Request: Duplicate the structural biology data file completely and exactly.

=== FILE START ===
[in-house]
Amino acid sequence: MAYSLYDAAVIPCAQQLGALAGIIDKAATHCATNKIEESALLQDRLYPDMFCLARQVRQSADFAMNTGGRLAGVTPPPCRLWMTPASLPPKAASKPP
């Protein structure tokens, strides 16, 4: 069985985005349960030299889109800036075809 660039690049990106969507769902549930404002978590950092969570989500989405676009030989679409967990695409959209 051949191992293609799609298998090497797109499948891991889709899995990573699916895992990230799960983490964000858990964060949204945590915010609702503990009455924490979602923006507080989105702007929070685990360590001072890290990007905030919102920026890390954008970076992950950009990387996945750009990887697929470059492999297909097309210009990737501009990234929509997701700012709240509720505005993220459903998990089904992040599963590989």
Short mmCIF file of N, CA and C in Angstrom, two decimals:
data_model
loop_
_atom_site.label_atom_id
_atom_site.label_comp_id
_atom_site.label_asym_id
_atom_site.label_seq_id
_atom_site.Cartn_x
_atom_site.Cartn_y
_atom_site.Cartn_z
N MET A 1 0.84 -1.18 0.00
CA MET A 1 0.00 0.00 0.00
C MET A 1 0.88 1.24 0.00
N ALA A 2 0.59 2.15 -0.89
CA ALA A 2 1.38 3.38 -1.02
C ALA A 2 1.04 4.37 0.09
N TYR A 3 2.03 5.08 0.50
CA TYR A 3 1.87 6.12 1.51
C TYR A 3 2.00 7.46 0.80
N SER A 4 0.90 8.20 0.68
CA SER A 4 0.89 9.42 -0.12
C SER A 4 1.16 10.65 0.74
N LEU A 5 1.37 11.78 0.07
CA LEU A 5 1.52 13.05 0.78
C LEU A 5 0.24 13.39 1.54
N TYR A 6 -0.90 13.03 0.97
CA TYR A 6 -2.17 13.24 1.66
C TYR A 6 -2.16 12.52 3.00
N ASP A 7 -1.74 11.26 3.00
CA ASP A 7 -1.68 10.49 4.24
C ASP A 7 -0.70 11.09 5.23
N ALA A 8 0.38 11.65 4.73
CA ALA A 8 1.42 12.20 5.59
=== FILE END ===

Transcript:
[in-house]
Amino acid sequence: MAYSLYDAAVIPCAQQLGALAGIIDKAATHCATNKIEESALLQDRLYPDMFCLARQVRQSADFAMNTGGRLAGVTPPPCRLWMTPASLPPKAASKPP
């Protein structure tokens, strides 16, 4: 069985985005349960030299889109800036075809 660039690049990106969507769902549930404002978590950092969570989500989405676009030989679409967990695409959209 051949191992293609799609298998090497797109499948891991889709899995990573699916895992990230799960983490964000858990964060949204945590915010609702503990009455924490979602923006507080989105702007929070685990360590001072890290990007905030919102920026890390954008970076992950950009990387996945750009990887697929470059492999297909097309210009990737501009990234929509997701700012709240509720505005993220459903998990089904992040599963590989």
Short mmCIF file of N, CA and C in Angstrom, two decimals:
data_model
loop_
_atom_site.label_atom_id
_atom_site.label_comp_id
_atom_site.label_asym_id
_atom_site.label_seq_id
_atom_site.Cartn_x
_atom_site.Cartn_y
_atom_site.Cartn_z
N MET A 1 0.84 -1.18 0.00
CA MET A 1 0.00 0.00 0.00
C MET A 1 0.88 1.24 0.00
N ALA A 2 0.59 2.15 -0.89
CA ALA A 2 1.38 3.38 -1.02
C ALA A 2 1.04 4.37 0.09
N TYR A 3 2.03 5.08 0.50
CA TYR A 3 1.87 6.12 1.51
C TYR A 3 2.00 7.46 0.80
N SER A 4 0.90 8.20 0.68
CA SER A 4 0.89 9.42 -0.12
C SER A 4 1.16 10.65 0.74
N LEU A 5 1.37 11.78 0.07
CA LEU A 5 1.52 13.05 0.78
C LEU A 5 0.24 13.39 1.54
N TYR A 6 -0.90 13.03 0.97
CA TYR A 6 -2.17 13.24 1.66
C TYR A 6 -2.16 12.52 3.00
N ASP A 7 -1.74 11.26 3.00
CA ASP A 7 -1.68 10.49 4.24
C ASP A 7 -0.70 11.09 5.23
N ALA A 8 0.38 11.65 4.73
CA ALA A 8 1.42 12.20 5.59